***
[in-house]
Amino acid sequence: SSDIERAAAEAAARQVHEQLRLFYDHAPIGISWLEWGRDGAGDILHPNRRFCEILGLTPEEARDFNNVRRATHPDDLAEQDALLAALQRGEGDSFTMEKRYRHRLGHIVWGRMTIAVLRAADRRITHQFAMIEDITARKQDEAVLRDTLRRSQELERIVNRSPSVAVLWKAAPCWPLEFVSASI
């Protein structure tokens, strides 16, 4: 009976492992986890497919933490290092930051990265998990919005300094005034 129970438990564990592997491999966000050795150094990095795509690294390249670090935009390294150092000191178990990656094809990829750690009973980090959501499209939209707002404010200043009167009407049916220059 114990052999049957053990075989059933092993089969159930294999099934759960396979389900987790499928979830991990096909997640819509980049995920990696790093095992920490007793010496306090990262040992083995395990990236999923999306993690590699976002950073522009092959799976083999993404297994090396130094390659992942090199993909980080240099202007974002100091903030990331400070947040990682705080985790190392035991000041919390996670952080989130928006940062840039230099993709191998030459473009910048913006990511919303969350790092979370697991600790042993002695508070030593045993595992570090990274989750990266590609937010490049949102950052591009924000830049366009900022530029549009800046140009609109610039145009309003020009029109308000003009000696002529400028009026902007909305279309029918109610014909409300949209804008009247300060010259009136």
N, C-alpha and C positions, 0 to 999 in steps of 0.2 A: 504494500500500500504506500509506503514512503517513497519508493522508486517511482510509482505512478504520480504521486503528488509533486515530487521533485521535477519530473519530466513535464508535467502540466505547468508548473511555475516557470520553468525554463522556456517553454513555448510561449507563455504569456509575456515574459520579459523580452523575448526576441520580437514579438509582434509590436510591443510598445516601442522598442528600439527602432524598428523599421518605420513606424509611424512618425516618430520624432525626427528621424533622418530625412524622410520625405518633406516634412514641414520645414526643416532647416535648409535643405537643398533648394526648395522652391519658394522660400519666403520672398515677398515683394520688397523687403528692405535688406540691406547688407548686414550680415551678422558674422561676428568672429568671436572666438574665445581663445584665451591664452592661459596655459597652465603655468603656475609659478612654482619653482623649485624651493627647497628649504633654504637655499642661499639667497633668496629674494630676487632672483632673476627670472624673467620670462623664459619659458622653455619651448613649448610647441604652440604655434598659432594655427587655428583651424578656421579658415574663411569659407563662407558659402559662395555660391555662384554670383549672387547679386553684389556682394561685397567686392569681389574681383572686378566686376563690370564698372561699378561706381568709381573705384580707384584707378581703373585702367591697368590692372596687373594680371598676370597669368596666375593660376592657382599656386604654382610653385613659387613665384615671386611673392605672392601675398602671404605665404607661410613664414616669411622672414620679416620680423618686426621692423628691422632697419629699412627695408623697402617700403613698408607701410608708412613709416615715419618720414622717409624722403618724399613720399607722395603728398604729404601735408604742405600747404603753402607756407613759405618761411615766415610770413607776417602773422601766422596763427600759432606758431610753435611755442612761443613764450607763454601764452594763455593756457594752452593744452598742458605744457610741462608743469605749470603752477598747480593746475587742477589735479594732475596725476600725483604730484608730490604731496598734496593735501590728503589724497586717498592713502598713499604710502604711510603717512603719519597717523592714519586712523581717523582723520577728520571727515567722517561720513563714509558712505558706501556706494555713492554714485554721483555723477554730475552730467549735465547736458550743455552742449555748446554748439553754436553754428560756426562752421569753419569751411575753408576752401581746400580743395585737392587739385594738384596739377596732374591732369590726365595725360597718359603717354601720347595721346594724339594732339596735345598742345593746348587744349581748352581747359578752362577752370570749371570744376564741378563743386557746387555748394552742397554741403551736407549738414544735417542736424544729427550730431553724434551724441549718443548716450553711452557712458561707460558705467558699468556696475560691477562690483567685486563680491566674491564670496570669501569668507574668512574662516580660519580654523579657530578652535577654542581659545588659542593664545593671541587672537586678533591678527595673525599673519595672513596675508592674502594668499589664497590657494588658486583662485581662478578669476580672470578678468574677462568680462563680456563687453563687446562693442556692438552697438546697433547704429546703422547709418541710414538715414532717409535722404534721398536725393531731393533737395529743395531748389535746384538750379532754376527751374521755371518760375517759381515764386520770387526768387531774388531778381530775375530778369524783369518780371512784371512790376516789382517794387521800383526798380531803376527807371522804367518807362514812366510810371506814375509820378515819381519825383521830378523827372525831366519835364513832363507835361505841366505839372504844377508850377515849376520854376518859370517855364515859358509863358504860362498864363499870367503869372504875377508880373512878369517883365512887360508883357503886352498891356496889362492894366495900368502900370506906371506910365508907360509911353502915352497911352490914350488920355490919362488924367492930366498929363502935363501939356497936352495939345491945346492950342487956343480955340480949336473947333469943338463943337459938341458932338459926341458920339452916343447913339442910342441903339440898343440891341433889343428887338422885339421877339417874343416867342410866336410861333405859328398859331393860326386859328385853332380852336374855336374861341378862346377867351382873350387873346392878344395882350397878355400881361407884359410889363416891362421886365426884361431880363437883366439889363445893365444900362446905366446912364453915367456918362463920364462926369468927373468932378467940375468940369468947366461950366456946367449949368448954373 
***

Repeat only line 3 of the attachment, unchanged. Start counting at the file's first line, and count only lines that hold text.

């Protein structure tokens, strides 16, 4: 009976492992986890497919933490290092930051990265998990919005300094005034 129970438990564990592997491999966000050795150094990095795509690294390249670090935009390294150092000191178990990656094809990829750690009973980090959501499209939209707002404010200043009167009407049916220059 114990052999049957053990075989059933092993089969159930294999099934759960396979389900987790499928979830991990096909997640819509980049995920990696790093095992920490007793010496306090990262040992083995395990990236999923999306993690590699976002950073522009092959799976083999993404297994090396130094390659992942090199993909980080240099202007974002100091903030990331400070947040990682705080985790190392035991000041919390996670952080989130928006940062840039230099993709191998030459473009910048913006990511919303969350790092979370697991600790042993002695508070030593045993595992570090990274989750990266590609937010490049949102950052591009924000830049366009900022530029549009800046140009609109610039145009309003020009029109308000003009000696002529400028009026902007909305279309029918109610014909409300949209804008009247300060010259009136």